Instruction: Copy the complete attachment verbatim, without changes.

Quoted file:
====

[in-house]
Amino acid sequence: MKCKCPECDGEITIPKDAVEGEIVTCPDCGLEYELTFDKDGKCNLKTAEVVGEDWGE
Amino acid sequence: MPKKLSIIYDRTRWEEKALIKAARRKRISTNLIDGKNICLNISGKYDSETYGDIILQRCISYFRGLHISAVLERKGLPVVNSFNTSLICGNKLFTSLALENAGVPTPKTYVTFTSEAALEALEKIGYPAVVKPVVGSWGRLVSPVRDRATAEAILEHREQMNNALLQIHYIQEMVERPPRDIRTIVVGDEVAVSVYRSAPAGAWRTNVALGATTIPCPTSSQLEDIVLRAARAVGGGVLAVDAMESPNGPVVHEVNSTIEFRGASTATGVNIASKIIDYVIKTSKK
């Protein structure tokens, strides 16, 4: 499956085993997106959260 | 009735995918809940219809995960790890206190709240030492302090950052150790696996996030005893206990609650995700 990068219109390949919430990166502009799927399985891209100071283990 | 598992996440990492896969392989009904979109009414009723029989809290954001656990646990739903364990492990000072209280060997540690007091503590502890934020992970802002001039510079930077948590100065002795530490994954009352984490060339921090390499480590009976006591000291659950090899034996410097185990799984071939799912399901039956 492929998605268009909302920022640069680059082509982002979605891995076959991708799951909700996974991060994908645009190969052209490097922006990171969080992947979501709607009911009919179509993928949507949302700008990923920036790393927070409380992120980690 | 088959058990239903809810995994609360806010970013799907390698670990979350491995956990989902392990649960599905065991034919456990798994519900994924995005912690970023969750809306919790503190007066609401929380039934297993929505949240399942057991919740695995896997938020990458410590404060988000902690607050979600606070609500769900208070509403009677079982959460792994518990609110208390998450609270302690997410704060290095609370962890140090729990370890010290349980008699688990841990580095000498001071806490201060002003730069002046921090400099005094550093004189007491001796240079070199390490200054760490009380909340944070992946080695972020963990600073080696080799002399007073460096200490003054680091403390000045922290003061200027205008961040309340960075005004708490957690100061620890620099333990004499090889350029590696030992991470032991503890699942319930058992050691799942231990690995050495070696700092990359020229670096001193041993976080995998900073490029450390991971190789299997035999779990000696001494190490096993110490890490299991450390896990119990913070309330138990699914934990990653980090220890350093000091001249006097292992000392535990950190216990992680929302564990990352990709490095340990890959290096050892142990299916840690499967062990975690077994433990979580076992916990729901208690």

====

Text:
[in-house]
Amino acid sequence: MKCKCPECDGEITIPKDAVEGEIVTCPDCGLEYELTFDKDGKCNLKTAEVVGEDWGE
Amino acid sequence: MPKKLSIIYDRTRWEEKALIKAARRKRISTNLIDGKNICLNISGKYDSETYGDIILQRCISYFRGLHISAVLERKGLPVVNSFNTSLICGNKLFTSLALENAGVPTPKTYVTFTSEAALEALEKIGYPAVVKPVVGSWGRLVSPVRDRATAEAILEHREQMNNALLQIHYIQEMVERPPRDIRTIVVGDEVAVSVYRSAPAGAWRTNVALGATTIPCPTSSQLEDIVLRAARAVGGGVLAVDAMESPNGPVVHEVNSTIEFRGASTATGVNIASKIIDYVIKTSKK
């Protein structure tokens, strides 16, 4: 499956085993997106959260 | 009735995918809940219809995960790890206190709240030492302090950052150790696996996030005893206990609650995700 990068219109390949919430990166502009799927399985891209100071283990 | 598992996440990492896969392989009904979109009414009723029989809290954001656990646990739903364990492990000072209280060997540690007091503590502890934020992970802002001039510079930077948590100065002795530490994954009352984490060339921090390499480590009976006591000291659950090899034996410097185990799984071939799912399901039956 492929998605268009909302920022640069680059082509982002979605891995076959991708799951909700996974991060994908645009190969052209490097922006990171969080992947979501709607009911009919179509993928949507949302700008990923920036790393927070409380992120980690 | 088959058990239903809810995994609360806010970013799907390698670990979350491995956990989902392990649960599905065991034919456990798994519900994924995005912690970023969750809306919790503190007066609401929380039934297993929505949240399942057991919740695995896997938020990458410590404060988000902690607050979600606070609500769900208070509403009677079982959460792994518990609110208390998450609270302690997410704060290095609370962890140090729990370890010290349980008699688990841990580095000498001071806490201060002003730069002046921090400099005094550093004189007491001796240079070199390490200054760490009380909340944070992946080695972020963990600073080696080799002399007073460096200490003054680091403390000045922290003061200027205008961040309340960075005004708490957690100061620890620099333990004499090889350029590696030992991470032991503890699942319930058992050691799942231990690995050495070696700092990359020229670096001193041993976080995998900073490029450390991971190789299997035999779990000696001494190490096993110490890490299991450390896990119990913070309330138990699914934990990653980090220890350093000091001249006097292992000392535990950190216990992680929302564990990352990709490095340990890959290096050892142990299916840690499967062990975690077994433990979580076992916990729901208690």